Mets rookie Pete Alonso runs the bases after hitting a two-run...

Mets rookie Pete Alonso runs the bases after hitting a two-run home run, his 50th of the year, off Reds reliever Sal Romano in the eighth inning on the way to an 8-1 Mets victory on Friday, Sept. 20, 2019, in Cincinnati.  Credit: AP/John Minchillo

CINCINNATI — The Mets’ conflicting realities were plain for all to see Friday in an 8-1 win over the Reds.

In the happy reality, they continued to witness two of the best individual seasons in club history. Jacob deGrom, a strong contender for what would be his second straight National League Cy Young Award, struck out nine in seven shutout innings to improve his chances. Pete Alonso, the surefire NL Rookie of the Year favorite, hit his 50th home run.

In the less happy reality, the Mets (80-73) remained long shots to make the playoffs and thus are at risk of wasting those remarkable seasons. They are 3 1⁄2 games behind the Brewers for the last National League wild card spot. With nine games left, the Mets’ elimination number is six.

“[Fifty homers] was always in the realm of possibility, but I wasn’t really shooting for it,” Alonso said. “I don’t think this is truly going to [sink in] until taking some time to reflect in the offseason. Right now it’s like, we’re trying to win games and sneak into the playoffs here. We still have an opportunity to make something great happen.”

Added deGrom: “Personal goals, everybody sets them. But the more important thing is the team. Getting to the playoffs is the main goal.”

Alonso’s blast was a no-doubter in the eighth inning off Sal Romano, who threw a fastball down and away. It somehow went an estimated 437 feet to right-center.

“What did they say, 437? Plus 100. It’s not even close to being 437,” manager Mickey Callaway said. “It’s incredible. Even [former Red Todd] Frazier made that remark on the bench; he’s never seen a lefty hit the ball up that far.”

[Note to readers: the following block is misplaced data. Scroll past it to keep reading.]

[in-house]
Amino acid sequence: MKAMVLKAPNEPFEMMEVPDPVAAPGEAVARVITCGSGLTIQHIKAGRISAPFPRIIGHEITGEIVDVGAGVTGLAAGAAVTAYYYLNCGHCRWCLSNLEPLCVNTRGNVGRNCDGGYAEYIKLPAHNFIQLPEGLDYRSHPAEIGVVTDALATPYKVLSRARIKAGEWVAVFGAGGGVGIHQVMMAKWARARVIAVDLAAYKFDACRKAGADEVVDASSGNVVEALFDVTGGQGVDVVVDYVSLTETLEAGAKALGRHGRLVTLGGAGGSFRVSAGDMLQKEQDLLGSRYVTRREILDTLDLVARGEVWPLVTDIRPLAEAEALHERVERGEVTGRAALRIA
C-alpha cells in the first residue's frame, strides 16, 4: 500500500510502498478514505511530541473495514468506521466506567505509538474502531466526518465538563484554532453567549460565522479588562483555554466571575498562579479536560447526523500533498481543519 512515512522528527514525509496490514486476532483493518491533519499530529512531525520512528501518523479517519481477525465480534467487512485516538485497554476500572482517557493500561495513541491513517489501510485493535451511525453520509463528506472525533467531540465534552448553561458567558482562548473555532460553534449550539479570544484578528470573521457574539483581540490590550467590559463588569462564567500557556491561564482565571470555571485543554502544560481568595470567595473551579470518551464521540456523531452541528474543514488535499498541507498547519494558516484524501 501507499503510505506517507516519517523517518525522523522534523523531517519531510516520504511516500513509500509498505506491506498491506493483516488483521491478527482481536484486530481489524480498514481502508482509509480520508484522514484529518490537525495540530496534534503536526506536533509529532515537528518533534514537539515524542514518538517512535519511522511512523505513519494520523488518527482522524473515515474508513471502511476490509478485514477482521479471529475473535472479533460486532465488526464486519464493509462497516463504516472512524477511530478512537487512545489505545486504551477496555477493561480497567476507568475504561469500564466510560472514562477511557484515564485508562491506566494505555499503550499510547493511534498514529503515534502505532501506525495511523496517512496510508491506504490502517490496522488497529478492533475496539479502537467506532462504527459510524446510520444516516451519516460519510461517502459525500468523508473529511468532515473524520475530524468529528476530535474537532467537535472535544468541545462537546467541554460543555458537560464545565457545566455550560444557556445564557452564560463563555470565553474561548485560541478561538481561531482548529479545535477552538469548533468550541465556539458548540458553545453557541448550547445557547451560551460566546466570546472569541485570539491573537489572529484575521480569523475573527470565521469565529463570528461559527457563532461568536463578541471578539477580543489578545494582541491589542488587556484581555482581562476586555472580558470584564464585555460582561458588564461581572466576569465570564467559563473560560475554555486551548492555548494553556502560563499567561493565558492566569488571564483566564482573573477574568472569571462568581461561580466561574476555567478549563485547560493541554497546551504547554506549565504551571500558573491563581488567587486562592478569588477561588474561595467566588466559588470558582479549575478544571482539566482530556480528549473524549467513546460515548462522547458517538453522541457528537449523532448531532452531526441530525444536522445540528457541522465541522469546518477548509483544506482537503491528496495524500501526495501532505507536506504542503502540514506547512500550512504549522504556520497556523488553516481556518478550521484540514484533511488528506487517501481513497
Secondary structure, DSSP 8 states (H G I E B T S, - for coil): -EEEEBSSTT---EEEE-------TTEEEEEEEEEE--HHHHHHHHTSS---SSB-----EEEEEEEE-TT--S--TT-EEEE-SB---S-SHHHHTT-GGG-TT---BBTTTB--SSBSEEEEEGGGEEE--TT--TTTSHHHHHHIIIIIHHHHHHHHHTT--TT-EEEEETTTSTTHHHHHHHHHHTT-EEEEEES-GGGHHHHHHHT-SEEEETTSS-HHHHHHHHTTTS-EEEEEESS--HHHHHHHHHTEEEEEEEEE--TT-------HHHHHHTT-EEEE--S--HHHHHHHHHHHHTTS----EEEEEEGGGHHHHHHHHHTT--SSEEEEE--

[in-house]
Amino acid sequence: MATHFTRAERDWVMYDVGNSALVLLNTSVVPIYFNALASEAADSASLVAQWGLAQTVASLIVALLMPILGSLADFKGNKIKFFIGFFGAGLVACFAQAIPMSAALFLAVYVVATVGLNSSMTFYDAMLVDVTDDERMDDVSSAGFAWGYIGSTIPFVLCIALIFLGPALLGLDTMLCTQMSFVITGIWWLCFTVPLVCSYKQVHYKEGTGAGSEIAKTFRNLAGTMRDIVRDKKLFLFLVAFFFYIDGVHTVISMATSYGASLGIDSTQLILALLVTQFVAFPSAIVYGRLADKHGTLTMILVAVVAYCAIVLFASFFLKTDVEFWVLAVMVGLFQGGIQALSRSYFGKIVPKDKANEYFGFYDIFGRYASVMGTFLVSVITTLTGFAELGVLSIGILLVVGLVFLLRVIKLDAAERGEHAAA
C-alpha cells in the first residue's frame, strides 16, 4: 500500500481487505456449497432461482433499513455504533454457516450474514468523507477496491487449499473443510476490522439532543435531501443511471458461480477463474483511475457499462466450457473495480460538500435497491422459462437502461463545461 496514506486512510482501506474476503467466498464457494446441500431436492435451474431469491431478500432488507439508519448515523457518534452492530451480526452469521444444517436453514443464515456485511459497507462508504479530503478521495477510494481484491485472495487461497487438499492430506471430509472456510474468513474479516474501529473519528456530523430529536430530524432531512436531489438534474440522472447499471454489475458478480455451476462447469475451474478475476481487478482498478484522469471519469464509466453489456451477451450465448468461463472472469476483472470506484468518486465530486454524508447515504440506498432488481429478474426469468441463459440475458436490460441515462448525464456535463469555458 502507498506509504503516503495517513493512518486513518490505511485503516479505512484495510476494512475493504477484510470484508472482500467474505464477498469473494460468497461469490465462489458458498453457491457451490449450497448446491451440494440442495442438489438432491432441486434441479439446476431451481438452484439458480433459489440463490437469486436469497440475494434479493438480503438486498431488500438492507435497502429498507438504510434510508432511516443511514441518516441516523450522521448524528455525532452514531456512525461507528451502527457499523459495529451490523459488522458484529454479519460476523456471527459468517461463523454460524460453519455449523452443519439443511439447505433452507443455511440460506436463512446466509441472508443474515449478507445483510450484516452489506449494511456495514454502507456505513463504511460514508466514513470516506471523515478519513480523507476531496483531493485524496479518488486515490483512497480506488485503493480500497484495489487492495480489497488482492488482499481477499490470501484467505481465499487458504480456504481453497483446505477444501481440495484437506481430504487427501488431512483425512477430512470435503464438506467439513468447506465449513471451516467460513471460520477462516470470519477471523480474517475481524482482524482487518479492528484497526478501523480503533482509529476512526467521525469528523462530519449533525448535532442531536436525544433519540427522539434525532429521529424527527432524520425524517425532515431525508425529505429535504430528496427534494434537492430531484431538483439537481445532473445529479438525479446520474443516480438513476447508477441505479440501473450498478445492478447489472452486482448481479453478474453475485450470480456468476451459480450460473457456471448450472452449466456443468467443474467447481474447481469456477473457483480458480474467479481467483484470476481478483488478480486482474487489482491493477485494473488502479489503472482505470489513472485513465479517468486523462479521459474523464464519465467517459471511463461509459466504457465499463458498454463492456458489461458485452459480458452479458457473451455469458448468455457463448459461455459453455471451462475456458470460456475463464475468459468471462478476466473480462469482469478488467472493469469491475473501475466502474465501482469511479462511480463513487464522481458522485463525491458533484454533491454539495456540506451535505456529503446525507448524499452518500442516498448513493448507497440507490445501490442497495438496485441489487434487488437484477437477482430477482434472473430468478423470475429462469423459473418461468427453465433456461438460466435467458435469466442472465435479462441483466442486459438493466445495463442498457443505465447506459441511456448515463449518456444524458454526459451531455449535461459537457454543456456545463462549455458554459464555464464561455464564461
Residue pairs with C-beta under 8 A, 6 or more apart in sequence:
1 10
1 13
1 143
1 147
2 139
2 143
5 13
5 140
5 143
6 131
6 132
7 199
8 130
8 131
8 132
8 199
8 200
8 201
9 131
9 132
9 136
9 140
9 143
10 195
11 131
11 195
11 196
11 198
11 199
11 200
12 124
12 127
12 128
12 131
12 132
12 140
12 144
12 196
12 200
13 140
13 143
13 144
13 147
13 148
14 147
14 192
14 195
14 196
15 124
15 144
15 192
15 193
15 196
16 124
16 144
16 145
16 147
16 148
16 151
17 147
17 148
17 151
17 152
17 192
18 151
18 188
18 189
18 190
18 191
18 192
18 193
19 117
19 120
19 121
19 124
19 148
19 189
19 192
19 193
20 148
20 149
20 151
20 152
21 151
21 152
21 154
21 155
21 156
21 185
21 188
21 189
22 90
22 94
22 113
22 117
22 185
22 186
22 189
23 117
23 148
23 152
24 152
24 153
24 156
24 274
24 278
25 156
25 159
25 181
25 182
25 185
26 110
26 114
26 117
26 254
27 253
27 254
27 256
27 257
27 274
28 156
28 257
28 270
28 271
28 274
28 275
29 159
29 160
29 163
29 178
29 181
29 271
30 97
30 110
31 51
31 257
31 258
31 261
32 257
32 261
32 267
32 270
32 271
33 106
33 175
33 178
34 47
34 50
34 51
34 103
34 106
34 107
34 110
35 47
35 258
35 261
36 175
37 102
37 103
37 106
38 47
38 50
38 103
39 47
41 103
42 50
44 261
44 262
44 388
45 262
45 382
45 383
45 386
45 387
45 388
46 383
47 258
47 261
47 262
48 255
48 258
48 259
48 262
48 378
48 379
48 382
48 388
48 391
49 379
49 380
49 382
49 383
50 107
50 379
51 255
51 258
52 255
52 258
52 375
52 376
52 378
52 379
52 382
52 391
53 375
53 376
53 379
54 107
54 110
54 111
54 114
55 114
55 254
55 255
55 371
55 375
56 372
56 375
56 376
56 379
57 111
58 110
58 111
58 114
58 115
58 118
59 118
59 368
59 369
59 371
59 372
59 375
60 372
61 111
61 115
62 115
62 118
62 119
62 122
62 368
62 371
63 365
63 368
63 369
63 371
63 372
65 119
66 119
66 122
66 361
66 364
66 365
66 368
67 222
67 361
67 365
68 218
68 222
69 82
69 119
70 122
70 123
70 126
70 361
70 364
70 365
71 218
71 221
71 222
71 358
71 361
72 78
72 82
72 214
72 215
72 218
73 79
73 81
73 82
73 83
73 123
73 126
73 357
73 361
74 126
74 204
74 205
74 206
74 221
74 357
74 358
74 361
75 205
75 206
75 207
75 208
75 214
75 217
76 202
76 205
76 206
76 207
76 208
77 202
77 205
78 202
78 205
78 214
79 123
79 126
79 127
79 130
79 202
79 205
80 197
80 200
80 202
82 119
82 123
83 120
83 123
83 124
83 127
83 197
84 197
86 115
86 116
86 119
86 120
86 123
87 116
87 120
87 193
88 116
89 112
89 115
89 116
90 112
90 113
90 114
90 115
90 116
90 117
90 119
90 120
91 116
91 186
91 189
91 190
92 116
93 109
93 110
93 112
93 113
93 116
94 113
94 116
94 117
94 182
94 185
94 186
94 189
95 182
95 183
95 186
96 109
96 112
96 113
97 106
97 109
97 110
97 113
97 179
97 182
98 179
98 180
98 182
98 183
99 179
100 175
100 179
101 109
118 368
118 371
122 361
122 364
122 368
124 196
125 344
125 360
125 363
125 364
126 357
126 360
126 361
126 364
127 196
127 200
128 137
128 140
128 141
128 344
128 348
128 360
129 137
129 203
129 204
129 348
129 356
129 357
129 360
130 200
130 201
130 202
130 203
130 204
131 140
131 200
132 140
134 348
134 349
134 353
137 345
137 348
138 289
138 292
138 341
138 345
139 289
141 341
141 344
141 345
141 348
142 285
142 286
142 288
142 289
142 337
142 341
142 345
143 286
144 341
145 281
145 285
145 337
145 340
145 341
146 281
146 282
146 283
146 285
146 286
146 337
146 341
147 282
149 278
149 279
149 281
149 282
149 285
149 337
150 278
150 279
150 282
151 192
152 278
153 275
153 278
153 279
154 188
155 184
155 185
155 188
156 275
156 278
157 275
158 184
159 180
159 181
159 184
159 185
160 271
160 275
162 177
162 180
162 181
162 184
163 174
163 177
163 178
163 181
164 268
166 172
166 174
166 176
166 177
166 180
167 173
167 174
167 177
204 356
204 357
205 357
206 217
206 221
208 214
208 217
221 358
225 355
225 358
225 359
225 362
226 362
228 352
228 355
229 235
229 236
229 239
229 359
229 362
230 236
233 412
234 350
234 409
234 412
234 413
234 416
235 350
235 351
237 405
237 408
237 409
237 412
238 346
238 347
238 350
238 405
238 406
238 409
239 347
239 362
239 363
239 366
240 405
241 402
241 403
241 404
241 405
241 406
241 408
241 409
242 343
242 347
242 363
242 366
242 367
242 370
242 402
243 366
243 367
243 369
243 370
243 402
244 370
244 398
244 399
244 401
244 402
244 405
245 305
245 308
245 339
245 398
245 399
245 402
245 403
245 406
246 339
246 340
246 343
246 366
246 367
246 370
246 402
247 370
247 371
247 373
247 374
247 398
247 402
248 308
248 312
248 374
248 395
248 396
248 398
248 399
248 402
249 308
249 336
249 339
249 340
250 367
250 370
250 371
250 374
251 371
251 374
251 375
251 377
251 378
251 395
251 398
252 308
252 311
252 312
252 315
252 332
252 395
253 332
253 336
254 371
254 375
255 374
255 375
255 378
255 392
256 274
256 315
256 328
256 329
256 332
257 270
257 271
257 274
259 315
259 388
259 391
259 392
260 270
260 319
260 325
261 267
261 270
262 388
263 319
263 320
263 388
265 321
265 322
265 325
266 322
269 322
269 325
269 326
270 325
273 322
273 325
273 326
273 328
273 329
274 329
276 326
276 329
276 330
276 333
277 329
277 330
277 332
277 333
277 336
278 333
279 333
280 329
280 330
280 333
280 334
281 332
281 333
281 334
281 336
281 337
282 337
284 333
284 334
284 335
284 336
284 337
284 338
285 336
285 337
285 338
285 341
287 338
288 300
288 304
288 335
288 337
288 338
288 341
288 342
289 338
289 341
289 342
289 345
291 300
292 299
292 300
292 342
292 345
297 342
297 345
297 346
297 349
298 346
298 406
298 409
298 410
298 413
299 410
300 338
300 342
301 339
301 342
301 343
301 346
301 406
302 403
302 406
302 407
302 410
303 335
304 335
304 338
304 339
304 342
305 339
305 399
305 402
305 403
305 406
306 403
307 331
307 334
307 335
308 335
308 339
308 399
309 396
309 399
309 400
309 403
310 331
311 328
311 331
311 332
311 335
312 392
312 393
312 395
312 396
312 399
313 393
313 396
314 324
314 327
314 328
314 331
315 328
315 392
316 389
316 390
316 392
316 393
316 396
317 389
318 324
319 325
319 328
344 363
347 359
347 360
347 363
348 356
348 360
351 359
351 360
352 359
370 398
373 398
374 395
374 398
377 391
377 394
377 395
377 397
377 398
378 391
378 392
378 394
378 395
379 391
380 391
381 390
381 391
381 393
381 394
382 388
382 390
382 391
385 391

New York Mets' Amed Rosario gestures as he circles the...

New York Mets' Amed Rosario gestures as he circles the bases after hitting a two-run home run off Colorado Rockies pitcher Tim Melville during the sixth inning of a baseball game Tuesday, Sept. 17, 2019, in Denver. (AP Photo/David Zalubowski) Credit: AP/David Zalubowski

Alonso is two homers away from tying the major league rookie record of 52 set by the Yankees’ Aaron Judge in 2017.

DeGrom, meanwhile, continued his dominant second half. He wasn’t perfect — allowing four hits (no walks) and three steals — but lasted seven innings for the seventh start in a row.

That lowered his ERA to 2.51, second in the NL behind the Dodgers’ Hyun-Jin Ryu (2.35 ERA), the Cy Young favorite for much of the season. DeGrom leads Ryu in a bunch of other statistics, including strikeouts (by 100), innings (by 28 1⁄3) and WHIP (by 0.04).

DeGrom has one game remaining unless the Mets start him on short rest in the season finale Sept. 29, a possibility if they still are alive in the wild card race, Callaway said.

Largely absent from the deGrom/Cy Young conversation this year: a debate about pitcher wins.

Last year, when deGrom was the obvious favorite, there was a lot of hubbub about his record. If he didn’t have a bunch of wins, could he really be the best? Then came a near-unanimous vote that awarded deGrom — and his 10-9 mark — his first Cy Young. He set a record for fewest victories by a starting pitcher who won the award.

This year, deGrom is 10-8. But that is not accompanied by record-related talk of his worthiness.

“Obviously, he set the example last year,” Callaway said Friday afternoon.

“It’s something that has been devalued more and more as we’ve changed the game a little bit and the thinking of the game.”

With the Mets up by three runs after seven, Callaway decided to take out deGrom, who had thrown 96 pitches and admitted he was tired. Then Alonso added a two-run shot.

“He’s our ace for a reason. He absolutely carved tonight,” Alonso said. “It was awesome to play behind. Tonight, when he took the ball, we just had a feeling that no one was going to touch home plate.”